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His personal experiences notwithstanding, O. Henry staunchly exhibits in his stories an affirmation of the conviction that people are essentially good and altruistic. Then, too, he concludes his stories with the surprise ending. So, with these two elements being essential to O. Henry's "The Last Leaf," an alternate ending needs to maintain the idea of personal sacrifice for another with a twist to the conclusion.
Certainly, O. Henry's ending is difficult to surpass. Perhaps, a variation of this denouement can be created in order to fulfill the assignment. For example, the ailing Johnsy could be rushed to a hospital during the night and placed in an oxygen tent. Although prohibited from entering her room, Sue and old Behrman manage together to gain entry to the room (Sue could commandeer a nurse's white outfit and roll Behrman down the hall as though he were a patient). Sue, then, acts as though she is assigned to check on Johnsy and slips Behrman into the room where he paints a green, beautifully delicate, leaf onto the clear walls of the oxygen tent. In a fog of delirium, Johnsy perceives the leaf that Behrman has painted and in her delusionary state believes she is home, looking out the window. She falls back into a deep sleep, only becoming conscious enough to occasionally see the leaf. "The last leaf has survived! I must, too," she dreams. At last, Johnsy gains enough strength and becomes conscious.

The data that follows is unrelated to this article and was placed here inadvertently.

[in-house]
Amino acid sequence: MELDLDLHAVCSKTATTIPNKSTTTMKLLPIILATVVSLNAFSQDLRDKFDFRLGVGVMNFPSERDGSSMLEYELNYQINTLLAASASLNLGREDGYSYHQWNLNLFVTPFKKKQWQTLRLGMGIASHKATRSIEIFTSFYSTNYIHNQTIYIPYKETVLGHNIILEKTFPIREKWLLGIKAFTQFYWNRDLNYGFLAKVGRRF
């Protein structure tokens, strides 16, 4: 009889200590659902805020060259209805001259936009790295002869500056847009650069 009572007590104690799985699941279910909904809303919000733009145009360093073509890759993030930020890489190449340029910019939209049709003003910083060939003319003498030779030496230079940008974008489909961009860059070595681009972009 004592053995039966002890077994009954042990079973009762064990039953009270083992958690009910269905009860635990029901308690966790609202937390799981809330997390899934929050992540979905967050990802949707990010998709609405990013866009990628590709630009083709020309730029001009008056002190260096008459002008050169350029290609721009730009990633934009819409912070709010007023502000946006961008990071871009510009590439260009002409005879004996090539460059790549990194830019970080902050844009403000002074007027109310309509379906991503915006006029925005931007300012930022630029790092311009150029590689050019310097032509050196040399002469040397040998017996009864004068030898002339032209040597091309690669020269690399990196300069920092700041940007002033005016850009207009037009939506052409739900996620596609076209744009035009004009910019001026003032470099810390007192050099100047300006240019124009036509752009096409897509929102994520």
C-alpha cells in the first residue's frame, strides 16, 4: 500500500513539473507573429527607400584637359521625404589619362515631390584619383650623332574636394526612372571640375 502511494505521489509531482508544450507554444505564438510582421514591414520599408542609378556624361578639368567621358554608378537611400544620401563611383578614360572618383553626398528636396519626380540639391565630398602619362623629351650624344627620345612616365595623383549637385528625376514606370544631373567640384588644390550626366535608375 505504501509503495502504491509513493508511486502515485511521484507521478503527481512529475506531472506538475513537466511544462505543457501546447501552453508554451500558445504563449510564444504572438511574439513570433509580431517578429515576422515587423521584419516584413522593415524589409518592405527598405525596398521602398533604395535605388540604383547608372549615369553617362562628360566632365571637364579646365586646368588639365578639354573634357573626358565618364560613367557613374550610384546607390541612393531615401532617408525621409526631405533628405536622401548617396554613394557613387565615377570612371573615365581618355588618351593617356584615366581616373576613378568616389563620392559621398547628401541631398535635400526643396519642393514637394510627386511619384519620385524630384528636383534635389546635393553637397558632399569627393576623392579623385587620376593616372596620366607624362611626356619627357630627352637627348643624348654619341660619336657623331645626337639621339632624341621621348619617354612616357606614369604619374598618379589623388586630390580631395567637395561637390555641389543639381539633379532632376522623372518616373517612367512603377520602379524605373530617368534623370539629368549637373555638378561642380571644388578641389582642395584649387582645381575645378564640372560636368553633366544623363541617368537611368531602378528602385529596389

When the doctor enters and perceives the solitary leaf painted on her tent, he is astounded. But, Johnsy, still groggy,"explains." The physician patronizes her, agreeing to what she says in the hope that she will regain strength. At last, Sue and Behrman are admitted and Johnsy tells them of her dreams and how she awoke to see the delicate leaf, and she realized,
"Something has made that last leaf stay there to show me how wicked I was."
As she then closes her eyes and drifts into sleep, Sue and Behrman smile over her.
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